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Flashbacks and Molestation

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When i was 3 years old my uncle molested me. i blocked it out most of my life and had very little to do with him when i was younger. when i was 15 my parents got devoriced and my uncle (my mothers younger brother) started to come over the house more. he was very protective of me and allwase was with me. i started to have flash backs alot but i just ignored them. then my mother and my sister and i moved i had to go to a new school and my parets devorese was a very messy one. on top of it i was not aloude to see or talk to my dads family or my old religon. the only person i was realy aloud to hang out with was my uncle hes about 12 years older than me. i cut my self a few times becouse i had memories come back. i went to a dr. and they said i have deprestion and that i dissacociate my self from reality sometimes also. i stopedcutting and i stoped dissacociateing myself for sometime. about a year and half. then i begain getting invovled with drugs and sex. i stoped all that and i now live with my dad. and have nothing to do with my mom and uncle. i didnt have any flash backs tell about a month ago and now there comming back. i want to know what i should do and if me getting involved with drugs and sex had alot to do with being molested.also i think about my uncle alot, and when he was in my life i allwase wanted to be with him and no one els. dose that have to do with my past with my uncle also?

Flashbacks and Molestation

Answered by on -


You’re likely experiencing these symptoms because you’ve never properly dealt with the abuse. You’ve blocked these memories from your life for a very long time. Unfortunately, your flashbacks have increased and intensified. You can only block these memories for so long and then, as you are currently experiencing, they’ll become more intense and frequent, to the point where you have no choice but to address them. I think you’re at that point. No longer can you ignore these memories.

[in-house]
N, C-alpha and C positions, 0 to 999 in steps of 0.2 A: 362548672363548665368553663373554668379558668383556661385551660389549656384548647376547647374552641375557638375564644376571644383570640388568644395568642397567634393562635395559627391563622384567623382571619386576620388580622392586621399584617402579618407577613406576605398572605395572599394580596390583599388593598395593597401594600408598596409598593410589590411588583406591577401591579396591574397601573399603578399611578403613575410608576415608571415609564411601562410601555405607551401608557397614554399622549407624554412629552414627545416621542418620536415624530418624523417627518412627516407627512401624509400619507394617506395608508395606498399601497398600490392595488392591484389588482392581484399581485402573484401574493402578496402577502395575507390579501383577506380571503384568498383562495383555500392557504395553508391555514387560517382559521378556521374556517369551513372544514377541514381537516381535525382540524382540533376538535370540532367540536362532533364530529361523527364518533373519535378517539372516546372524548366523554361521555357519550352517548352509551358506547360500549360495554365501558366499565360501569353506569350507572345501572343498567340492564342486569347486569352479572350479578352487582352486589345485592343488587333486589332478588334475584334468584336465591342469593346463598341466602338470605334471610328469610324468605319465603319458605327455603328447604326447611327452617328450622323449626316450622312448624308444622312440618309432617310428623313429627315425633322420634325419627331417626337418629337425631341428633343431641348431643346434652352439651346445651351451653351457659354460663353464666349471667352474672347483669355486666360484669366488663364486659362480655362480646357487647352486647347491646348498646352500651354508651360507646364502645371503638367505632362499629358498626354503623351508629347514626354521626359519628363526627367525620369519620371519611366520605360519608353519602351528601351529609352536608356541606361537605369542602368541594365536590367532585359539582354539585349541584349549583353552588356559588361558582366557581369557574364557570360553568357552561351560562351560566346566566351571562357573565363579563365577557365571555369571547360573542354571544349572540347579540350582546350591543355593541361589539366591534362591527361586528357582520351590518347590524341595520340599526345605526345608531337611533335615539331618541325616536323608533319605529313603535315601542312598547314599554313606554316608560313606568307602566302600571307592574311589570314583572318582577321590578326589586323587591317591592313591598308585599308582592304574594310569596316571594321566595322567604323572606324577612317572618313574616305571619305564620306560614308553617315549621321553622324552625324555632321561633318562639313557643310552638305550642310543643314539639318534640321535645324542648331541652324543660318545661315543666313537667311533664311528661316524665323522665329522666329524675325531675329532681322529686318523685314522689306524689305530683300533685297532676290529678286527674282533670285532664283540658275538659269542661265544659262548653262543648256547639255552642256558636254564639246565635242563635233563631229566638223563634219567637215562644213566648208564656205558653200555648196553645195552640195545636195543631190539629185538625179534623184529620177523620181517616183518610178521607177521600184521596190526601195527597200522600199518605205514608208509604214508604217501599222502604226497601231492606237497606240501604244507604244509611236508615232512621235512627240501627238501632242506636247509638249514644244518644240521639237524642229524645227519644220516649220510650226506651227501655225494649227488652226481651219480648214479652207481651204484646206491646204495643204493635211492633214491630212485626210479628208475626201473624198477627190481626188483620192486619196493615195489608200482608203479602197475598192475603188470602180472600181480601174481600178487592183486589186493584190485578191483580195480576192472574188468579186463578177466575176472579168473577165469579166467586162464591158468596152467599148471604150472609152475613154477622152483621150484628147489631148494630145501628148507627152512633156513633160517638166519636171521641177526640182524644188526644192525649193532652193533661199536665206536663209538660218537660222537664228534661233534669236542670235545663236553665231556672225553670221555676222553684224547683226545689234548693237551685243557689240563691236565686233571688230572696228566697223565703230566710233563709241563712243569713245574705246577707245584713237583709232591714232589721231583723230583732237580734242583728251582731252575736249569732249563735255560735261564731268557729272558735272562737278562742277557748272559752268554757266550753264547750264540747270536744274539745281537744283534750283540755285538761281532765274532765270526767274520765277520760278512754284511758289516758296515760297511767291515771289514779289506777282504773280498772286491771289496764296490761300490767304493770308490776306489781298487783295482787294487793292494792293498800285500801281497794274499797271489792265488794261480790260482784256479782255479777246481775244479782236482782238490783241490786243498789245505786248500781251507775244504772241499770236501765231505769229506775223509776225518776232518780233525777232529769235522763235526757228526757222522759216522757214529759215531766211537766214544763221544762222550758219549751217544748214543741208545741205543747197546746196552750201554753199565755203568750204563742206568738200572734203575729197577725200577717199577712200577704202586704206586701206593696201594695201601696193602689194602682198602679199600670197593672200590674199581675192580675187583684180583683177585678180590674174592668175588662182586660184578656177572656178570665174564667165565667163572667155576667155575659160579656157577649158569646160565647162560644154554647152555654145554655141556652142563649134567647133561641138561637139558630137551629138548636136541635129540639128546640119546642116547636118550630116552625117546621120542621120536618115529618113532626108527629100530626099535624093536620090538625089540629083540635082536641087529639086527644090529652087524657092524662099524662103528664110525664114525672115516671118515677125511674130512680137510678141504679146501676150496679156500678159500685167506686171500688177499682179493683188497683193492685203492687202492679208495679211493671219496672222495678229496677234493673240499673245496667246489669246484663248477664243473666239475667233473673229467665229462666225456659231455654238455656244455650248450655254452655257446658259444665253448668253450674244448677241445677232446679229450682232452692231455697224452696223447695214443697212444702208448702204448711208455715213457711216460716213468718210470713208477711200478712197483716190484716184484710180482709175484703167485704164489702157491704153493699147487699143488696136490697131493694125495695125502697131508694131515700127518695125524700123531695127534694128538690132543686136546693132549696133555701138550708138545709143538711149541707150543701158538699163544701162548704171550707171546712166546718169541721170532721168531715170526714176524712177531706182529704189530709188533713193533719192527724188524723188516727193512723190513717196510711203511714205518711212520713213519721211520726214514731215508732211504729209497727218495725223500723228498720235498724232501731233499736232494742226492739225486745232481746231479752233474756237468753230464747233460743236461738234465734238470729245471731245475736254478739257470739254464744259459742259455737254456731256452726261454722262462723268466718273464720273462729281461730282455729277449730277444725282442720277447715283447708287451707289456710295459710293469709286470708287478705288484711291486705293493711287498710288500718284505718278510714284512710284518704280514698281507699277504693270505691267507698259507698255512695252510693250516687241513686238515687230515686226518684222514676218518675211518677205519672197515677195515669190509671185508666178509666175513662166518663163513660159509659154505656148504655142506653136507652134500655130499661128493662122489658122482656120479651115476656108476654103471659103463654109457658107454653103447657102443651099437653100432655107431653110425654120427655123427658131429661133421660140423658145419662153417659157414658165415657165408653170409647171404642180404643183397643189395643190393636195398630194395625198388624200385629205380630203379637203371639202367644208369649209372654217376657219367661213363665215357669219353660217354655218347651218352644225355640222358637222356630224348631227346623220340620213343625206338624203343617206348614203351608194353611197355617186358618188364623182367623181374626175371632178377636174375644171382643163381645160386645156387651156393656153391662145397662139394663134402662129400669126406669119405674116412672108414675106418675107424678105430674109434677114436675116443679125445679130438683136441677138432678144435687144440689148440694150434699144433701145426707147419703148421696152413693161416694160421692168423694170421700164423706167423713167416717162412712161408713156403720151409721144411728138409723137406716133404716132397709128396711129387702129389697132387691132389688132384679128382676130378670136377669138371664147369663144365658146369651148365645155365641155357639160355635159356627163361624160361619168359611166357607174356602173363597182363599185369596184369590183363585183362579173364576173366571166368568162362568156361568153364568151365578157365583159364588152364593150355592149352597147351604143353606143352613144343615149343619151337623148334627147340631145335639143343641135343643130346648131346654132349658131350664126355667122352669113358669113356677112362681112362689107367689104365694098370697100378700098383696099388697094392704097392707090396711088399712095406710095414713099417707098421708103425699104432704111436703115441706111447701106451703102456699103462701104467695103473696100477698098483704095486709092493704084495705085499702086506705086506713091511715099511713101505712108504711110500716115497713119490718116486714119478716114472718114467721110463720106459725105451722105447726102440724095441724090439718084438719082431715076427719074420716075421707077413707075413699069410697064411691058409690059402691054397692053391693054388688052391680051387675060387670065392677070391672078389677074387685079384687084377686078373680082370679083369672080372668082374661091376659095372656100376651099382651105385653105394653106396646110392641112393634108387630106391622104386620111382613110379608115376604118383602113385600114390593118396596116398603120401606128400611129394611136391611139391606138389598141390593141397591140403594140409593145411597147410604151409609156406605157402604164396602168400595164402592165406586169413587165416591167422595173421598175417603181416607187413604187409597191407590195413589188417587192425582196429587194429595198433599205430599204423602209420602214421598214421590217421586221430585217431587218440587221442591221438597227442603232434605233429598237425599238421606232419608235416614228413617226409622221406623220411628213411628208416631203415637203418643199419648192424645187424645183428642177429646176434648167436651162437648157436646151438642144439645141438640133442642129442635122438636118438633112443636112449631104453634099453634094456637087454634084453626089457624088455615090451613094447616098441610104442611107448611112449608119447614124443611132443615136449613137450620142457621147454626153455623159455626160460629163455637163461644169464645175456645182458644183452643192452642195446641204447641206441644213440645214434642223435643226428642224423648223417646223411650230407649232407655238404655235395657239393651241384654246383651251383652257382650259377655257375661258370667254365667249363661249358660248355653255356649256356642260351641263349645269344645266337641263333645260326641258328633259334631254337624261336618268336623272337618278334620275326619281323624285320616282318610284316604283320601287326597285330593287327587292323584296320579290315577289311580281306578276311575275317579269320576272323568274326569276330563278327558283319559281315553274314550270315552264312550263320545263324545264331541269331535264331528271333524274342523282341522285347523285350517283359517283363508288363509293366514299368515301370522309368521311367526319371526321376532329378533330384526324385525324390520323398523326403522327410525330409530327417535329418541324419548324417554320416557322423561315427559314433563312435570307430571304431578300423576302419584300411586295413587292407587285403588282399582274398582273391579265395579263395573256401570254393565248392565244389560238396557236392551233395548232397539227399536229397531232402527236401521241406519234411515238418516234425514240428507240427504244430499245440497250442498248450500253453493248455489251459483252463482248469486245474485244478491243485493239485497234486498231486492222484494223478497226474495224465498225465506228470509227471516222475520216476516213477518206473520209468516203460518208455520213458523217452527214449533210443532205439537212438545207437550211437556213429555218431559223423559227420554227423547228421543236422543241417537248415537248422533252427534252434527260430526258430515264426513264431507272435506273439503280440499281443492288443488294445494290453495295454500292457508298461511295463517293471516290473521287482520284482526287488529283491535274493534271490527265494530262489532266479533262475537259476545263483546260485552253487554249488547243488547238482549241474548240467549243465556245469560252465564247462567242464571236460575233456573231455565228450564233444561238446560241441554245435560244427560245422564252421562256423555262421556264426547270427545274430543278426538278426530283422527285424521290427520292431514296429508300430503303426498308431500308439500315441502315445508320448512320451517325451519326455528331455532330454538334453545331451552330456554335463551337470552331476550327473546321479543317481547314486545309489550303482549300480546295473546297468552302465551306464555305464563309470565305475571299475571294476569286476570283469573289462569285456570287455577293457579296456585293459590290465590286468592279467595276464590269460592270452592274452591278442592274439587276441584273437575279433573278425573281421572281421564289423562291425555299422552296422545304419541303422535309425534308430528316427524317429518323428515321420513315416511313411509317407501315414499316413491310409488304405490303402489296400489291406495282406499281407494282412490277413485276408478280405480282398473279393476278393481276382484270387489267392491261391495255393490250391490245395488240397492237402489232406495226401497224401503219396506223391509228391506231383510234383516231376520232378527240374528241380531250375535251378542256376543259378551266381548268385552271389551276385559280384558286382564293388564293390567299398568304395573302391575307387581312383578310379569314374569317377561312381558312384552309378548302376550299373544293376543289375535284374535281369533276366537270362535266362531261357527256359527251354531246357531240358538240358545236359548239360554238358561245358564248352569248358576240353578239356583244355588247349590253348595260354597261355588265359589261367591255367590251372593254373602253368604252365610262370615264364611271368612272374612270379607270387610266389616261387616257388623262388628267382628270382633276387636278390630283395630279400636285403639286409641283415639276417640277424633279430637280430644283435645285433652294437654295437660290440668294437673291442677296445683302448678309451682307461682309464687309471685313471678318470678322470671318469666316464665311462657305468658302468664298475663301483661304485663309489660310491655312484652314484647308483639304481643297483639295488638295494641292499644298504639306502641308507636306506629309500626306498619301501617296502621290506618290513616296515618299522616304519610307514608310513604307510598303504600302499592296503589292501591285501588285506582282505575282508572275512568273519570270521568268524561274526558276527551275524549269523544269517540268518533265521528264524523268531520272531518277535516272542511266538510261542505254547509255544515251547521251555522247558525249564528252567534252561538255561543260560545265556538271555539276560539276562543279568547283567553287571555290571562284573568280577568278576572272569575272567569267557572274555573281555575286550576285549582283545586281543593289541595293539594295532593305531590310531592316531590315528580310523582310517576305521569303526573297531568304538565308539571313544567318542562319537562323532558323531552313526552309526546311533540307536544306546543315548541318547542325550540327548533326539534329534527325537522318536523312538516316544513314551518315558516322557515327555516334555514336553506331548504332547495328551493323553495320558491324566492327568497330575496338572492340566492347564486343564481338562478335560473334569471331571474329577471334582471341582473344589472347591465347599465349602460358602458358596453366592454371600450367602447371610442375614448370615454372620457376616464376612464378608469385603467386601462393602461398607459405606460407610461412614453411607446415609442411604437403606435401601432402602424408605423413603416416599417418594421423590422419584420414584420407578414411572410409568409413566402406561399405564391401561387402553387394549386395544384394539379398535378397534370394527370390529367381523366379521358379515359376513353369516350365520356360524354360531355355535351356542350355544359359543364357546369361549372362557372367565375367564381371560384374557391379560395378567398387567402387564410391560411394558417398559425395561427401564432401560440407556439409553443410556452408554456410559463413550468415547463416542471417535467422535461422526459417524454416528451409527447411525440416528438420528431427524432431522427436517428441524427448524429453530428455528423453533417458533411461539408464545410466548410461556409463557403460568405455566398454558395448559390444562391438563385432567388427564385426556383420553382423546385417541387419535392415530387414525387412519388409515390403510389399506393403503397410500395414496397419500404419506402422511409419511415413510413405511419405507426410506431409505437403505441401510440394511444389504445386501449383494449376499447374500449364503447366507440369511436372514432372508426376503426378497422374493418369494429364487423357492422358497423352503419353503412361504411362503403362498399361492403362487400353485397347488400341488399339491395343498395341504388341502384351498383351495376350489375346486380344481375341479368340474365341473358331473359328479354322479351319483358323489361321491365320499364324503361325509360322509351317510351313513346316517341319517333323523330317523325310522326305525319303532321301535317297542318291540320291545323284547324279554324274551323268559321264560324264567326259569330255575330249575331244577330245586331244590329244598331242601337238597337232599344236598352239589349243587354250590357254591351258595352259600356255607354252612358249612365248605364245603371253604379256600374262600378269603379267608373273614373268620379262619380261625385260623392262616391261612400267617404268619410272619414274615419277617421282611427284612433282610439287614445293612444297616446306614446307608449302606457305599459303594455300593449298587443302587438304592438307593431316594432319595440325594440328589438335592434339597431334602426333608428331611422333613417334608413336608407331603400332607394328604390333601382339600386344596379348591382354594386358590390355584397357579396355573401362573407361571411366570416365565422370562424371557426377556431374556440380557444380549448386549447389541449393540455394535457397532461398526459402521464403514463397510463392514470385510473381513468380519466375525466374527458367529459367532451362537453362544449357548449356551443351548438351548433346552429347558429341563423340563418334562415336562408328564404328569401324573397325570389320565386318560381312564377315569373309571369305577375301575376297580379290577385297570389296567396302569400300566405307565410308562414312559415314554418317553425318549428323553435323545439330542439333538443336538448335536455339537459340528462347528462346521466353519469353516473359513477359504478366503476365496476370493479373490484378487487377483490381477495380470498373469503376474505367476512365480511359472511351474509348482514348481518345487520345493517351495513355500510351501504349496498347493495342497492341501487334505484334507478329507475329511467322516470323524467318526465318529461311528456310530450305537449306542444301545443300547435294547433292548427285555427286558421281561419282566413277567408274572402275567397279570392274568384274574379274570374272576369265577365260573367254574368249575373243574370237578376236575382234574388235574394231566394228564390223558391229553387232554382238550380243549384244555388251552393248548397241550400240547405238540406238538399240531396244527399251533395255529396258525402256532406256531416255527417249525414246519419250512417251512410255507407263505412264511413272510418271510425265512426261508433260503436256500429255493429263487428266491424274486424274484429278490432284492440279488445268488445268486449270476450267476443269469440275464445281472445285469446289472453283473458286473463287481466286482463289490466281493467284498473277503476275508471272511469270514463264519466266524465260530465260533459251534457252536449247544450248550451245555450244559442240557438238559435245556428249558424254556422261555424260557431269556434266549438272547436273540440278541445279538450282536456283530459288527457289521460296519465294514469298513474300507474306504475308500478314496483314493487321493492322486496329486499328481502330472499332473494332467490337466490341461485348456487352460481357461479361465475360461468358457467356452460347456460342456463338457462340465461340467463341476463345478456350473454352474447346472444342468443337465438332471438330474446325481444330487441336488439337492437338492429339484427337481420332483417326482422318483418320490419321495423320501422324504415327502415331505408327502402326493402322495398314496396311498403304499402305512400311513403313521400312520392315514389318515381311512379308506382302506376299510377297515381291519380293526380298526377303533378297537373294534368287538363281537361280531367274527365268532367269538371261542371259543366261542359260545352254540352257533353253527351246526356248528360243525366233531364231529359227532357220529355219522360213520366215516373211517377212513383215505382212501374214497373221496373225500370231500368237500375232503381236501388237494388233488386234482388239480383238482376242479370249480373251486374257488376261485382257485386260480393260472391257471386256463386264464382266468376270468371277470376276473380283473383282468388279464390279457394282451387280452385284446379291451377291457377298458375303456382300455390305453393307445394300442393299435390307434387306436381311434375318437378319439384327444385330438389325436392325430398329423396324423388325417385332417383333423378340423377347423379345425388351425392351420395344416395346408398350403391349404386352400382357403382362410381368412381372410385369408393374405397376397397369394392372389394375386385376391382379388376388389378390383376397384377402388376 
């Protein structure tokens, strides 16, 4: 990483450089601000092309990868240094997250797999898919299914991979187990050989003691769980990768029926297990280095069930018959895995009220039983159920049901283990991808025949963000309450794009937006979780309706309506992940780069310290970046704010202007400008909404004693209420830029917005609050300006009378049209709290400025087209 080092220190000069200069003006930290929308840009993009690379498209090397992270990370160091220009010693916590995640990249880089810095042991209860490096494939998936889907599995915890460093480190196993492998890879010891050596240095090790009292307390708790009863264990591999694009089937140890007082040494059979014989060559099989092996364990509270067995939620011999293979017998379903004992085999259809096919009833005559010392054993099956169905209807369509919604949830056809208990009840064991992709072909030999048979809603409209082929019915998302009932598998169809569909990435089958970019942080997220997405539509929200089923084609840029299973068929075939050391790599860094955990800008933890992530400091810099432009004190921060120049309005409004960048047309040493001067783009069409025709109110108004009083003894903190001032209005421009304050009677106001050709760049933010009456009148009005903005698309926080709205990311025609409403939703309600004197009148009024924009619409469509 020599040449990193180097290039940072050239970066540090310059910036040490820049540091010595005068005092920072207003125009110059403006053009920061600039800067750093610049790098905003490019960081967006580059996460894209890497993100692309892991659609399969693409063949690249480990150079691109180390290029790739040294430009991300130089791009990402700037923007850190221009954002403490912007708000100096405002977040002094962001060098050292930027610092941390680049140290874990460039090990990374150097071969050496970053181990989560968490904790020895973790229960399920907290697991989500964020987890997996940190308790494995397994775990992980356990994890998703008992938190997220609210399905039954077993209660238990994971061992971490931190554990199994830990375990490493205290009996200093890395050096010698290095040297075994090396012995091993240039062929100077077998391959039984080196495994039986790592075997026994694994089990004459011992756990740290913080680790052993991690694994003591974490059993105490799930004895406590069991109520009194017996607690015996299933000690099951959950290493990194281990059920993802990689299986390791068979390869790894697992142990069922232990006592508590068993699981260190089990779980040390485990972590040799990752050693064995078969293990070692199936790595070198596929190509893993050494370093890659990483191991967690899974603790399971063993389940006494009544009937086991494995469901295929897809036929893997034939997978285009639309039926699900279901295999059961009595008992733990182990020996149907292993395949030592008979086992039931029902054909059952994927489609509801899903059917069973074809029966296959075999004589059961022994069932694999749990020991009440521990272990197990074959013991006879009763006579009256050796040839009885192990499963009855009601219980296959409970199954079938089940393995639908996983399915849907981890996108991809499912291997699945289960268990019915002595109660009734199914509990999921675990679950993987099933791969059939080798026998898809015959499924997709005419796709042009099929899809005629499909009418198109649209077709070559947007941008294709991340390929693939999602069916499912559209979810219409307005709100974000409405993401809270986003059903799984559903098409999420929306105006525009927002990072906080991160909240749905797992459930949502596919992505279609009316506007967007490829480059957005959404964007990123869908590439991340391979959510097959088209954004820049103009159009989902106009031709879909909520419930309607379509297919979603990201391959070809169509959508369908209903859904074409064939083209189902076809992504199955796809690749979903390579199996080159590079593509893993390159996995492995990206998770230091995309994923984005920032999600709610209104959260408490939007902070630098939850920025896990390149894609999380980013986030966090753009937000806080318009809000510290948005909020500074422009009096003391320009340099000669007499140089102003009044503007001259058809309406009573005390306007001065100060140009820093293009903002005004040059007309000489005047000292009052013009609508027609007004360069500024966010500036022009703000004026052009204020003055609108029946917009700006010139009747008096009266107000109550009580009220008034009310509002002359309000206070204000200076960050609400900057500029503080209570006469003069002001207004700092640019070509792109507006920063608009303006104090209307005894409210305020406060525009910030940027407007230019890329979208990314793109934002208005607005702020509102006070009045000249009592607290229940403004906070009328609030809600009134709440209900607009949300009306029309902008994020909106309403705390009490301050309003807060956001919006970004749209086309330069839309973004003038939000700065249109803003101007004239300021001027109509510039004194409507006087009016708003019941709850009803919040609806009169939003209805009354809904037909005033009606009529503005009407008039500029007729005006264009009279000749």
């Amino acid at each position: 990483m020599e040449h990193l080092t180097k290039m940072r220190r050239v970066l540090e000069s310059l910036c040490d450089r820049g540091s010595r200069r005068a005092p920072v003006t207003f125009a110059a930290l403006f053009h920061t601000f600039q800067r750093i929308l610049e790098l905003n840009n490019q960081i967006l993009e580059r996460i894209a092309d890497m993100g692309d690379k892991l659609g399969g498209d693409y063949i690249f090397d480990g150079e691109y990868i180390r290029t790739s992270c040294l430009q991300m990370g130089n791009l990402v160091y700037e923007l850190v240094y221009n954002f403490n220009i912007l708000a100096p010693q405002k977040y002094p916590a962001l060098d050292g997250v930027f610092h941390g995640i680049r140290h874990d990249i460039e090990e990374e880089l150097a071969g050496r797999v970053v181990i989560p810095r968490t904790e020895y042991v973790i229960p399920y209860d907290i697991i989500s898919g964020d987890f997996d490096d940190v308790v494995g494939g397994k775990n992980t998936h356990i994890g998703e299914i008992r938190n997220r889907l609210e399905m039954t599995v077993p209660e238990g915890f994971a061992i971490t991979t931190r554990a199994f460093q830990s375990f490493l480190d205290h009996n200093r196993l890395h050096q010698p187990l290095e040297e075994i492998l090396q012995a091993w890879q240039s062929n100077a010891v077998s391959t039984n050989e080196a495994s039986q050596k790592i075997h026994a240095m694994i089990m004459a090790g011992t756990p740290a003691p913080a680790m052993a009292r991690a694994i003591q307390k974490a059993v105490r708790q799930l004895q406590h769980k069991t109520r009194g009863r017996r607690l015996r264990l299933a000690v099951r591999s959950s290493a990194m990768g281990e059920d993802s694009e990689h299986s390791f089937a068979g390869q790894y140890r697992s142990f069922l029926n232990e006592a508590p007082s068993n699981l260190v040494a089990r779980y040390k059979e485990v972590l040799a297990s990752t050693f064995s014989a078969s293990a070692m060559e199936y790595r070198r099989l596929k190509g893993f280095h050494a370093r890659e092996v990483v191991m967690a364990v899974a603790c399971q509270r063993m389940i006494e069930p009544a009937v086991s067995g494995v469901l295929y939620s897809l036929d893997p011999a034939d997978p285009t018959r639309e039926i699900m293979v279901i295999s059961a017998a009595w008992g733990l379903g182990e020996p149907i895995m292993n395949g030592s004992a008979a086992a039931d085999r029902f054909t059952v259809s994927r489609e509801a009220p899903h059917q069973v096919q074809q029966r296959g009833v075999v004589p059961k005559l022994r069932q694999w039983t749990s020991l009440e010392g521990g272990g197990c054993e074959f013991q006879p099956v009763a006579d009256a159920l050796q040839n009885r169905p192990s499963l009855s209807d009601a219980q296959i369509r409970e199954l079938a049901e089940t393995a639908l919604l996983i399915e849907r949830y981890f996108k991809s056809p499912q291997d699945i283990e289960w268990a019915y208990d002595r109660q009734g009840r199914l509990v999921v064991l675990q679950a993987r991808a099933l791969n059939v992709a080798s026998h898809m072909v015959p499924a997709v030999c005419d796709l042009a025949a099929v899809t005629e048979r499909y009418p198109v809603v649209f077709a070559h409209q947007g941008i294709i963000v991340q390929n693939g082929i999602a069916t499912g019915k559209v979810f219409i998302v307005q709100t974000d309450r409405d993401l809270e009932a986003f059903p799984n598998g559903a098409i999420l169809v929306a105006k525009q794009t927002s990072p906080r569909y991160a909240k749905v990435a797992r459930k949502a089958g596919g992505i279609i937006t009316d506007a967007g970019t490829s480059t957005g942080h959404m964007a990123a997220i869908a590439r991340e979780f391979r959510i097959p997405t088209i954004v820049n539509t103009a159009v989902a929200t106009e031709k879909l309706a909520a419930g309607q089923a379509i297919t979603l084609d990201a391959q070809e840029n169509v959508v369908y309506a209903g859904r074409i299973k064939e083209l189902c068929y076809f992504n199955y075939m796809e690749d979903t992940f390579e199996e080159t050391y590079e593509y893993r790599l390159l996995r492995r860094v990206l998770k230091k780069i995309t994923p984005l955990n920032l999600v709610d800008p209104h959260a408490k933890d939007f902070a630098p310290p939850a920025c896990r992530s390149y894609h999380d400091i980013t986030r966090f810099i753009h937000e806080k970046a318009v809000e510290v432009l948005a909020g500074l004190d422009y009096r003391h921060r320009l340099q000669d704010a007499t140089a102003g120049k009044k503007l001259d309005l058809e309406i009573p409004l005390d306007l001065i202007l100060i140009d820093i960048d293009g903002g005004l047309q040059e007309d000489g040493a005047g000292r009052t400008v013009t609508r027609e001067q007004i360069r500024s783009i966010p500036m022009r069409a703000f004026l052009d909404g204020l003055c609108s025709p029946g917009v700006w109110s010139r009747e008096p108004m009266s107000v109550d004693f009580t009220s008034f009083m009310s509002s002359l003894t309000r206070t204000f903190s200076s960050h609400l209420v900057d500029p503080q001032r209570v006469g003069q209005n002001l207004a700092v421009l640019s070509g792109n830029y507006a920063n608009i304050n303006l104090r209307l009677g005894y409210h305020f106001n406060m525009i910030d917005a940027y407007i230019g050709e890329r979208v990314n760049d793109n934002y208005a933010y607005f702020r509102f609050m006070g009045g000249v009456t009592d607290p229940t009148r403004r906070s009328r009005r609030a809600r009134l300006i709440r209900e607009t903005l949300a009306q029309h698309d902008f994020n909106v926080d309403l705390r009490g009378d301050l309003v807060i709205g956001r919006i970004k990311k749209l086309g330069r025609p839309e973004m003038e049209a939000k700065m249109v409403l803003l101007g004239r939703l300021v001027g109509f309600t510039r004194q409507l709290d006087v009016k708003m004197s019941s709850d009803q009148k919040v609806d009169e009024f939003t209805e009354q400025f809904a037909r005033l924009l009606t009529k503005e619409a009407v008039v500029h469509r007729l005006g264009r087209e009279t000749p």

The best way to handle this situation is to consider therapy. If you do choose to attend therapy find a therapist who specializes in helping individuals who have experienced sexual abuse or trauma.

In the meantime, remind yourself that these are flashbacks and not your current reality. Tell yourself that you’ve survived the worst of his abuse and it is now over. No longer do you have to be a victim to your uncle. When the flashbacks occur you can also try a technique called grounding. Grounding means that you do something physical to bring yourself out of the flashbacks such as stomping your feet or waving your arms. It would also be helpful if you considered finding some form of support either through friends or family or joining a survivor’s support group.

As for whether or not getting involved with “drugs and sex” led to you to being molested, the answer is no. Based on your letter you were molested when you were three years old. I don’t see how your involvement with drugs or sex is related to you being molested as a very young child. Perhaps you left some details of the abuse out of your letter and I’m not making the connection. The bottom line is that you were molested by your uncle. None of it was your fault nor did you bring it on yourself. What he did to you was abuse and it was wrong. He took advantage of you. What he did was also illegal. He could go to jail for abusing you. Your parents should be aware of what he did to you and so should the police. I hope this helps.

Flashbacks and Molestation

Kristina Randle, Ph.D., LCSW

Kristina Randle, Ph.D., LCSW is a licensed psychotherapist and Assistant Professor of Social Work and Forensics with extensive experience in the field of mental health. She works in private practice with adults, adolescents and families. Kristina has worked in a large array of settings including community mental health, college counseling and university research centers.

APA Reference
Randle, K. (2018). Flashbacks and Molestation. Psych Central. Retrieved on May 25, 2019, from
Scientifically Reviewed
Last updated: 8 May 2018
Last reviewed: By a member of our scientific advisory board on 8 May 2018
Published on Psych All rights reserved.